“I don’t see why 40-year-olds can’t pitch for contenders,” Niekro told Ottawa Citizen baseball correspondent Bob Elliott. “There’s nothing in the Basic Agreement against it. It just boils down to doing the job. If you can do the job, clubs should want you. It shouldn’t have anything to do with age.”
Blue Jays fans packed Exhibition Stadium for Niekro’s first start with the club on August 13 against the Chicago White Sox.
And for the first five innings, Niekro didn’t disappoint, holding the White Sox off the scoreboard. But with two outs in the sixth, he threw a fastball to Donnie Hill that the White Sox third baseman belted over the fence for a three-run home run.
Niekro was then taken out of the game, but his pitching line was respectable. He allowed five hits and three earned runs in 5-2/3 innings. Unfortunately, relievers Jeff Musselman and Tom Henke were lit up for seven runs in the eighth inning and the White Sox won 10-3.
“It’s too bad. I wanted to do well tonight and I ruined it all with that one pitch,” Niekro told reporters after the game. “Charlie (Moore) called for a knuckleball, but I shook him off and threw a fastball instead. I had struck Hill out on a fastball the first time up and felt I could get him again.”
Niekro had to wait eight days to make his next start. It came against the California Angels in Anaheim. The grizzled vet was once again impressive through five innings, allowing just a single run. But Devon White led off the sixth with a home run for the Angels and three batters later Tony Armas belted another solo shot. And for the second consecutive start Niekro was pulled with two outs in the sixth inning. The Blue Jays failed to muster much offence against veteran lefty Jerry Reuss and lost 3-1.
“Phil Niekro kept us in the game,” manager Jimy Williams told reporters following the contest. “We just didn’t score any runs.”
Niekro, too, felt good about his outing.
“They keep saying guys over 35-40 can’t do it any longer. But we’re still here, so someone must think we can still do the job,” said Niekro.
The veteran right-hander may have spoken too soon because eight days later at Exhibition Stadium, he was knocked out of the game in the first inning when the Oakland A’s tallied five runs against him. The big blow was a three-run home run by Carney Lansford.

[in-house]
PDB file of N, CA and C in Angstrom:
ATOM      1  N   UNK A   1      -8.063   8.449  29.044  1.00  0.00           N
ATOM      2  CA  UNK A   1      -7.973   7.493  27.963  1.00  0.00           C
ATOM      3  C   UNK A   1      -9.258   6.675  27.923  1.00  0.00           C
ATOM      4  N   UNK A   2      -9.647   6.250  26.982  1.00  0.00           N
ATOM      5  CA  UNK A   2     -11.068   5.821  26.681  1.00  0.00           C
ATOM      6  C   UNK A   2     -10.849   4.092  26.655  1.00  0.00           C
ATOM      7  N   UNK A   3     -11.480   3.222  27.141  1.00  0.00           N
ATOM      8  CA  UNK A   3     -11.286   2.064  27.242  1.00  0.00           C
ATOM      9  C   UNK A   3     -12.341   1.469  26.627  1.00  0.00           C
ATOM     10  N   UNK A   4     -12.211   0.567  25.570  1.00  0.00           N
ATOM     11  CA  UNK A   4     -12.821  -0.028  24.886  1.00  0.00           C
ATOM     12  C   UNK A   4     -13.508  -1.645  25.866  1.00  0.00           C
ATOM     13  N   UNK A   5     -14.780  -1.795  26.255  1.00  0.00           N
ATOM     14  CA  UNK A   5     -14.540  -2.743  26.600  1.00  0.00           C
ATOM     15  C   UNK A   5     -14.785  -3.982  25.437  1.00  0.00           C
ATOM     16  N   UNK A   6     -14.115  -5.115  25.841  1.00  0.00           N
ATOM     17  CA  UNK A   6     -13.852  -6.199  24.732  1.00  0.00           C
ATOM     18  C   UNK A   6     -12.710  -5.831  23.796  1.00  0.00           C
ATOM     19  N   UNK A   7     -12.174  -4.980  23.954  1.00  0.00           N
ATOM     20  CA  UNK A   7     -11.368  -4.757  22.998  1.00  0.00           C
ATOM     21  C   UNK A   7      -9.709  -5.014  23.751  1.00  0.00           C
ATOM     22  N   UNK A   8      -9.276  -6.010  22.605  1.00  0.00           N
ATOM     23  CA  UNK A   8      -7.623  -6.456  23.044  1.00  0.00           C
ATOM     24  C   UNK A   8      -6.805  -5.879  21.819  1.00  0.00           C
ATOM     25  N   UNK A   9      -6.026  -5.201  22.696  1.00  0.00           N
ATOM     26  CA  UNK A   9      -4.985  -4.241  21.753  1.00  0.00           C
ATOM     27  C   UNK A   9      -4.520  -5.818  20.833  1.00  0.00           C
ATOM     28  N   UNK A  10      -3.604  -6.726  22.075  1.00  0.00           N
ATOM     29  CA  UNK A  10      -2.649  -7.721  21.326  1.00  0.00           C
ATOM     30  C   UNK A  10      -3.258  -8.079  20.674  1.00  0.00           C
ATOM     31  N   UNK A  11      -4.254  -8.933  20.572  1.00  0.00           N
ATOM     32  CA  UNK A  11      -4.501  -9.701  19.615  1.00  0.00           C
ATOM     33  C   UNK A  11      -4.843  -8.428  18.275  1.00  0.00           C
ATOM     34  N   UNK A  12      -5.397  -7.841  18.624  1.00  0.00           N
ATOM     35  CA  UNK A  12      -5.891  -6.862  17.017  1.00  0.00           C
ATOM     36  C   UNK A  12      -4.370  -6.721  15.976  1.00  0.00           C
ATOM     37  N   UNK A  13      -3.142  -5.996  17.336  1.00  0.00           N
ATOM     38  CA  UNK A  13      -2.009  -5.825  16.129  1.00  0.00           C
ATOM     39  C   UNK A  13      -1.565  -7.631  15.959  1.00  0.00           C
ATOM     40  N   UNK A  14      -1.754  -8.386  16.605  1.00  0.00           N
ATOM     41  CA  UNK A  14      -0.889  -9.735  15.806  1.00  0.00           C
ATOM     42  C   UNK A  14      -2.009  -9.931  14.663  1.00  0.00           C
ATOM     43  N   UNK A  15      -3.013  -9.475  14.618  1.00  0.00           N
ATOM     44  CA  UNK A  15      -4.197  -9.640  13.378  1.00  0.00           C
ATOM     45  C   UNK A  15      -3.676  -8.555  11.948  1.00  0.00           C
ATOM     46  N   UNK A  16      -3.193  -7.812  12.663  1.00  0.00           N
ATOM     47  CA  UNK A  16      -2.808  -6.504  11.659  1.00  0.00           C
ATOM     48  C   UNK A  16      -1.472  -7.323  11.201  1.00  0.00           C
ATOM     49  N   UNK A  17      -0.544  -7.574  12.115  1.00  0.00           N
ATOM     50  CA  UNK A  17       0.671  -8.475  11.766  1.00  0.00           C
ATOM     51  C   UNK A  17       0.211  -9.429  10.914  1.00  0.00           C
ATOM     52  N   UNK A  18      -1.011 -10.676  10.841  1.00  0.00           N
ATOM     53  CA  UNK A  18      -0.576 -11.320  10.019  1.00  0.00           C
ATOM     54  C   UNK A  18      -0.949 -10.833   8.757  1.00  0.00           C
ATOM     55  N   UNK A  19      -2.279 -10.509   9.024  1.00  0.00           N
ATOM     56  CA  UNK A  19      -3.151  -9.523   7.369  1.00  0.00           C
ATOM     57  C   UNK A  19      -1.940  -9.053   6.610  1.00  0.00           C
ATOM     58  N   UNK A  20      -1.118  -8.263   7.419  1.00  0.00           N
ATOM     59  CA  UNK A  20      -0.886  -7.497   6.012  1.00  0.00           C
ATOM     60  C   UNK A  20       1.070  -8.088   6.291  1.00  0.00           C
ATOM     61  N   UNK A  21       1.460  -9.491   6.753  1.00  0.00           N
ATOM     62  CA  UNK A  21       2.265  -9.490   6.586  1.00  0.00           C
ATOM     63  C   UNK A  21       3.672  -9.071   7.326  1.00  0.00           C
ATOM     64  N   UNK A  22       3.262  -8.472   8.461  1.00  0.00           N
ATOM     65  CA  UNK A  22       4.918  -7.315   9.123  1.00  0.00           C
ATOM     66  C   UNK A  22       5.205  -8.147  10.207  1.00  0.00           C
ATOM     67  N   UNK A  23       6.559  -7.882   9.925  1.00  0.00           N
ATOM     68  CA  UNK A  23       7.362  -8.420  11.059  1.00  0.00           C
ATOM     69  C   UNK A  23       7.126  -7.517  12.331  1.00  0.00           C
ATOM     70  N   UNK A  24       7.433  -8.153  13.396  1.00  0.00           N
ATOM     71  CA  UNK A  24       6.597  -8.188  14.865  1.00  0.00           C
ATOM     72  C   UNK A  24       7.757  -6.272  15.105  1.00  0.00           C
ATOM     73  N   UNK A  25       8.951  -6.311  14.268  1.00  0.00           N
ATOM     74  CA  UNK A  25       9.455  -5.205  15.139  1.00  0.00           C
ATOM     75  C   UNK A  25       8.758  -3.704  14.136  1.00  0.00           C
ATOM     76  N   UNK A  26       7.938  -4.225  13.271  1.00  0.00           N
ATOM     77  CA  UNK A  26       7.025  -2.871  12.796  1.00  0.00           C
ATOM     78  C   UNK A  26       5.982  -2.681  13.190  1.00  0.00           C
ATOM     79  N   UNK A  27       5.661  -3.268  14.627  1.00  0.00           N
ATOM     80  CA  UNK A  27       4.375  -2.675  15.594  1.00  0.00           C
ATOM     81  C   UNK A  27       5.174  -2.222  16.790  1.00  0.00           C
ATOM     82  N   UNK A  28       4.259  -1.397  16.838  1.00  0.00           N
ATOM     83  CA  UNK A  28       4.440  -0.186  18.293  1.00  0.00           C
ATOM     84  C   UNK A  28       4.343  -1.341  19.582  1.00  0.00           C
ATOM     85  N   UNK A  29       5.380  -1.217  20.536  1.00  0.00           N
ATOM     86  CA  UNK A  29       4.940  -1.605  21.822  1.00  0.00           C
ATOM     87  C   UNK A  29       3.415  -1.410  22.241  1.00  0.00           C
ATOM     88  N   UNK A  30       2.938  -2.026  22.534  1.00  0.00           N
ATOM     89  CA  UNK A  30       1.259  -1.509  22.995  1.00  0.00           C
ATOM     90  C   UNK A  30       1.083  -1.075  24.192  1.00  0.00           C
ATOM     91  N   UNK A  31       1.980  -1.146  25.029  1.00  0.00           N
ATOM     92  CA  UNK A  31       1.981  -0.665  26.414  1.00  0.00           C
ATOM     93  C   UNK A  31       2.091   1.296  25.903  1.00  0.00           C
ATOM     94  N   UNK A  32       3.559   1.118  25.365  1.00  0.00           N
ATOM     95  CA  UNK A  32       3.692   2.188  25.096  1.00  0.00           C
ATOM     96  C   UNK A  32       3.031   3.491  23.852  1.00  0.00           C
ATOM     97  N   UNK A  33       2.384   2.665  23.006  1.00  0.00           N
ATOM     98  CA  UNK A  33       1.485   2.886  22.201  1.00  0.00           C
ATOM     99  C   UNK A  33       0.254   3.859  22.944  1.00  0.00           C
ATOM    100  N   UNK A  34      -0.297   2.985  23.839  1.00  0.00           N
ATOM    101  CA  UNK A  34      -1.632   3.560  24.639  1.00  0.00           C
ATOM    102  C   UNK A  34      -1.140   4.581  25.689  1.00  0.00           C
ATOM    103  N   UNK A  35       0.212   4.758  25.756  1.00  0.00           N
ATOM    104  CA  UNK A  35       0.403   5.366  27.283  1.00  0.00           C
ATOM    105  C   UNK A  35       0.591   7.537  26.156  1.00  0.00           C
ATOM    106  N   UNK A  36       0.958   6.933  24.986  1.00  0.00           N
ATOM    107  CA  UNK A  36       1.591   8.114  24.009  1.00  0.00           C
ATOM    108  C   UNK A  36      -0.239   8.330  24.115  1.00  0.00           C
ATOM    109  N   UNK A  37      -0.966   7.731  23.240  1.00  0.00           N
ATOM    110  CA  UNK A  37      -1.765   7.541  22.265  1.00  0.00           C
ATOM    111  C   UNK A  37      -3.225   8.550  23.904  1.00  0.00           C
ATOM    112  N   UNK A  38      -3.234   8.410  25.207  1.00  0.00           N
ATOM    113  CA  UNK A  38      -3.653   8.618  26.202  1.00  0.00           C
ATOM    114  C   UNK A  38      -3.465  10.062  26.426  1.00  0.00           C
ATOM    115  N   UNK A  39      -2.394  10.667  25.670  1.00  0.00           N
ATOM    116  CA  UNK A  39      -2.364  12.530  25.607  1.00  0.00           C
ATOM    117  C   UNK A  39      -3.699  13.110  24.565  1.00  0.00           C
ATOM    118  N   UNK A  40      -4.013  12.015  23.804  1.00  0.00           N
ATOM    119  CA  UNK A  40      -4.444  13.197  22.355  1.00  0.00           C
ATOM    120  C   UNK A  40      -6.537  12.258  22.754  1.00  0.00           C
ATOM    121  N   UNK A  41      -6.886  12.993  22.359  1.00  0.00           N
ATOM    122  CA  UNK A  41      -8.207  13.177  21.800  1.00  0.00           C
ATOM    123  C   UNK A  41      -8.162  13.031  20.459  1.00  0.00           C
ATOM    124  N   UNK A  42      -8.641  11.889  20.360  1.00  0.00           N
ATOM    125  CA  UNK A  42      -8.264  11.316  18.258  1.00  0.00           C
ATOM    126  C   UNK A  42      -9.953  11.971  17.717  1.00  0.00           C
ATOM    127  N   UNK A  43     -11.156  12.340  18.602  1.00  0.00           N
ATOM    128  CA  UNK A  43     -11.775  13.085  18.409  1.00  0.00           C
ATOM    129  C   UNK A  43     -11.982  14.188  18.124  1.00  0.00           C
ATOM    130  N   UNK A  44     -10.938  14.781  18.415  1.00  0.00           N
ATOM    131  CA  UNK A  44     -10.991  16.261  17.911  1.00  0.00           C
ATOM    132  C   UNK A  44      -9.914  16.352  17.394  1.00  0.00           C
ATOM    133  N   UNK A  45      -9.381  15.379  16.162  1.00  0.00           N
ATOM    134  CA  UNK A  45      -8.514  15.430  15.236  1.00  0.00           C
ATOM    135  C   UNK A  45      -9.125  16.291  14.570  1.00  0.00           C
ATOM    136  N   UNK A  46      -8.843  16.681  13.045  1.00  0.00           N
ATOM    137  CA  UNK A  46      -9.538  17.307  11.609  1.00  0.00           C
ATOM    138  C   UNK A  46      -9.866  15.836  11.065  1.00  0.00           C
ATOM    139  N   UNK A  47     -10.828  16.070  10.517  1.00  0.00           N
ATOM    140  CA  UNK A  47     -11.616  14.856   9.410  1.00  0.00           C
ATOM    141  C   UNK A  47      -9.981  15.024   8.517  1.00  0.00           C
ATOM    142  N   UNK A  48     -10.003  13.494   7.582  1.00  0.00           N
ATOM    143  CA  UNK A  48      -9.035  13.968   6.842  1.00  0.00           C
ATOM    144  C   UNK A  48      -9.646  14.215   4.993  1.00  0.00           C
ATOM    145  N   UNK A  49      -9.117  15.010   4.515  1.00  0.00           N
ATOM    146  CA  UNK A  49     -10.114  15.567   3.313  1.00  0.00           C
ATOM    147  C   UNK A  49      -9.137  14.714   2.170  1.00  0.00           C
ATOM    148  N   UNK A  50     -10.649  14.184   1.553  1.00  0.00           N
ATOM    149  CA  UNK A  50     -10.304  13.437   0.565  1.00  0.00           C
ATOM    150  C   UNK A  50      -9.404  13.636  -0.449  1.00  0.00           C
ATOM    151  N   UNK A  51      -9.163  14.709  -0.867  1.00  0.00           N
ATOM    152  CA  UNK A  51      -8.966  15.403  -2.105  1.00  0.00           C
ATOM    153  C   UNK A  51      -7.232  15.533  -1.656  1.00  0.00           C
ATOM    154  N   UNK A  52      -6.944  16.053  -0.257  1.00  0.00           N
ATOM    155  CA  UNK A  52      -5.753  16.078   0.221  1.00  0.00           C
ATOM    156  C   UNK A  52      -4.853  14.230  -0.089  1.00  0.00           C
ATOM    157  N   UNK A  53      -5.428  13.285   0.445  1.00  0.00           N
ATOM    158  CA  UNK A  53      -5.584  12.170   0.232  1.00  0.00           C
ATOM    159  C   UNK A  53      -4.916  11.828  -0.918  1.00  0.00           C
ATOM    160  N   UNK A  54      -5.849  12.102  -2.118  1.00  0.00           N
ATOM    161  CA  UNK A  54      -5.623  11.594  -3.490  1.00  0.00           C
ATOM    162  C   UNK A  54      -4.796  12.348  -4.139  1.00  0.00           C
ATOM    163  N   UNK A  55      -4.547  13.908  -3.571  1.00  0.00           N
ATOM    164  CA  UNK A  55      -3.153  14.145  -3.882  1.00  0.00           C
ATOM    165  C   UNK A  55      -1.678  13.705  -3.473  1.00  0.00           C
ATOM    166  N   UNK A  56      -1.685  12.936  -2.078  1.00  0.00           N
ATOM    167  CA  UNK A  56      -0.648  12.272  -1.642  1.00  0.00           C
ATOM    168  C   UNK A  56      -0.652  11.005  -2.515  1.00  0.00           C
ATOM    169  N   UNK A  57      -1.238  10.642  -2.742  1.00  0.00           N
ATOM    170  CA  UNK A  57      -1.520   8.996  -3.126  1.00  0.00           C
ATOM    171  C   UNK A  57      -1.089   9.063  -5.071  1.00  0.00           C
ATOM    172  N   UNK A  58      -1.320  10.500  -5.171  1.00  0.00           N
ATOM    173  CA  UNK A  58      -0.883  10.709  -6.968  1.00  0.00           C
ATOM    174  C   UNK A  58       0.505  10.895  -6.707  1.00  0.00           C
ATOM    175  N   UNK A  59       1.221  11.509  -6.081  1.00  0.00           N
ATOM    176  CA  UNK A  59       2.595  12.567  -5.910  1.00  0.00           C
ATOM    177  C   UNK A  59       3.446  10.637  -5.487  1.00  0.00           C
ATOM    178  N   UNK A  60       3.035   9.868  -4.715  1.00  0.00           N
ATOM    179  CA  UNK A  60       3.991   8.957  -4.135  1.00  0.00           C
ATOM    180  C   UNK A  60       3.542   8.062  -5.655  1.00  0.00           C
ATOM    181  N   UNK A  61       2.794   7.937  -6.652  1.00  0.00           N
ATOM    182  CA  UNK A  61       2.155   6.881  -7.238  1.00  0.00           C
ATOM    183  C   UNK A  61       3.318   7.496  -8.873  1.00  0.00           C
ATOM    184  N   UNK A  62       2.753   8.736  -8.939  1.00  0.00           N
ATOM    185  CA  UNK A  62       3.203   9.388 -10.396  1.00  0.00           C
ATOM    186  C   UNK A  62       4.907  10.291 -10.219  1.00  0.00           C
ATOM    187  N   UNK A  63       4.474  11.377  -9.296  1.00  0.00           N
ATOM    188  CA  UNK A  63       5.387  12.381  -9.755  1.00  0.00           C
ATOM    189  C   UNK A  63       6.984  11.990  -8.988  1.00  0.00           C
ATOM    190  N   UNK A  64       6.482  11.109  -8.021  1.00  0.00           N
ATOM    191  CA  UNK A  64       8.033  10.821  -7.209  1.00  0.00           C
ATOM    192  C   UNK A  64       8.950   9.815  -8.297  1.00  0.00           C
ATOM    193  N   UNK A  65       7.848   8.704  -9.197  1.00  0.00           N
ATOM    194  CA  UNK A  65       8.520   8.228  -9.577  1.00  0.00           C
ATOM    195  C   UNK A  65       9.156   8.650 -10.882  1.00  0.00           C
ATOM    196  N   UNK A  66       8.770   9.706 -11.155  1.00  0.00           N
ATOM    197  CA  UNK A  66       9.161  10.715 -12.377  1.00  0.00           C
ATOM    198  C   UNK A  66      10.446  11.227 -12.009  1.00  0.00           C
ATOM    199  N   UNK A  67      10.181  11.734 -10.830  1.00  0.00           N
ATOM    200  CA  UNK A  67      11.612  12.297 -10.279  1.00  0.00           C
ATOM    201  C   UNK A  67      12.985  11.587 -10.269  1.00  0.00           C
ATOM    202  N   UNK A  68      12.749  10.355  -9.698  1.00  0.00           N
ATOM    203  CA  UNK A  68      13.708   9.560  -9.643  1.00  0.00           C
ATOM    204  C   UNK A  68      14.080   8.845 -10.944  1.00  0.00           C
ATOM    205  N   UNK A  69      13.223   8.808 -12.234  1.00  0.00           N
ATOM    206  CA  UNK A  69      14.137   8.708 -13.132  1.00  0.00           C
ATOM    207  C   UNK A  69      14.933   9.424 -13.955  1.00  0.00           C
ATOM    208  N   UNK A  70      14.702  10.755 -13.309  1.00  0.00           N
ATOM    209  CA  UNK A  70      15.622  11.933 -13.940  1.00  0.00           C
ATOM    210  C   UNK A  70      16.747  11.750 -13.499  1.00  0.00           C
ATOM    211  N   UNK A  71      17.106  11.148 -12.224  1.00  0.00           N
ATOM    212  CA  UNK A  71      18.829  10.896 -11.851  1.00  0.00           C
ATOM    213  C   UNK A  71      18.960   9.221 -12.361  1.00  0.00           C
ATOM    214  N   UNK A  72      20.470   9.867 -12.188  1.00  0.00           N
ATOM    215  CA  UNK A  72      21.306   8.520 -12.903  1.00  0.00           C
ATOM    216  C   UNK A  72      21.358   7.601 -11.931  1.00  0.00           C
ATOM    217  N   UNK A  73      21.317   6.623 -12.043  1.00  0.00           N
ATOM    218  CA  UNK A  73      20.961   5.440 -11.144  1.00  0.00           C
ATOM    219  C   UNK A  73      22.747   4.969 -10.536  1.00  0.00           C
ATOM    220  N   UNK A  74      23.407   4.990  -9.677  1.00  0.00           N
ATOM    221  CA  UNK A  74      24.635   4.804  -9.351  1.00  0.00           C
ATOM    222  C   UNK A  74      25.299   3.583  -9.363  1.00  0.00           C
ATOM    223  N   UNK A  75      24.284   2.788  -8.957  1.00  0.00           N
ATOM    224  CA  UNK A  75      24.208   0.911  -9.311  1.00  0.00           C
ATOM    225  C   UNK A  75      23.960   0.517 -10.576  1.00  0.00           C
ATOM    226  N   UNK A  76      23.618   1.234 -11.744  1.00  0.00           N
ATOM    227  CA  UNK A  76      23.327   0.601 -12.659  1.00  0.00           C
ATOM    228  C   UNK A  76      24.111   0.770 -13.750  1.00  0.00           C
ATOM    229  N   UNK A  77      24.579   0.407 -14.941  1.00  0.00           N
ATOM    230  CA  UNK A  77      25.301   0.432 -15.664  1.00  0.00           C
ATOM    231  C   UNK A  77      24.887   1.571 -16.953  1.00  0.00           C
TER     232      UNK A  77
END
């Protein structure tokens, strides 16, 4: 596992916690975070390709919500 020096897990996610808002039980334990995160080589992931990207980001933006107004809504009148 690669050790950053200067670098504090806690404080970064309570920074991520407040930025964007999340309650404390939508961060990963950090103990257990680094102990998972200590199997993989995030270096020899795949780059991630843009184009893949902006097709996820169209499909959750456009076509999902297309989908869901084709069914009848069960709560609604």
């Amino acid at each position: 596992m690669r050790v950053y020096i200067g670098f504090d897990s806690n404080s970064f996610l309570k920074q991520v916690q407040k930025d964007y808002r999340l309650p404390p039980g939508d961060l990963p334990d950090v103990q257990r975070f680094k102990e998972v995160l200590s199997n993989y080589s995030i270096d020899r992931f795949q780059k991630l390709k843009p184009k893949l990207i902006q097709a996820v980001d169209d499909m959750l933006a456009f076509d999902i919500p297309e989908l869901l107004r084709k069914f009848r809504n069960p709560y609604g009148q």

To the Blue Jays’ credit, they rallied to tie the game 5-5, but lost when slugger Mark McGwire socked a solo home run in the top of the 10th.
With this performance, Niekro’s ERA ballooned to 8.25 in three starts with the Blue Jays, who found themselves in a ferocious battle with the Detroit Tigers for the division title.
On August 31, the last day a team could acquire a player and still have them be eligible for the postseason, the Blue Jays landed left-hander Mike Flanagan from the Baltimore Orioles in exchange for minor league pitcher Oswaldo Pereza. To make room for Flanagan on the roster, they released Niekro.
“We had to improve our pitching and we felt Phil was the one not doing the best job,” Gillick told reporters. “Those kind of decisions are never easy. We had to make one last week when we released Gary Lavelle.”
Niekro understood and blamed himself for not pitching well.
“What are you going to do – sit down and pout?” said Niekro of being released. “You get knocked down, you get back up . . . I’m just grateful they brought me over here. It was on a trial basis.”
The next day Niekro flew to Cleveland to pick up his car and then drove it to his home in Atlanta.
There was, however, a happy ending to Niekro’s career. The Braves, the organization he had spent more than two decades with, signed him to a one-day, $1 contract so he could make one final start in a Braves uniform on September 27 against the San Francisco Giants at Fulton County Stadum.
So there you have it, when people ask you who was the first former Blue Jays player to be inducted into the National Baseball Hall of Fame? The answer is Phil Niekro, the durable knuckleballer who made three of his 716 big league starts (fifth all-time) as a Blue Jay. And despite his brief and ineffective time with the club, Niekro was classy enough to remember the Blue Jays in his Hall of Fame speech.
“Thank you . . . to the Toronto Blue Jays for trying me one more time for a month in Toronto in 1987,” said Niekro from the podium.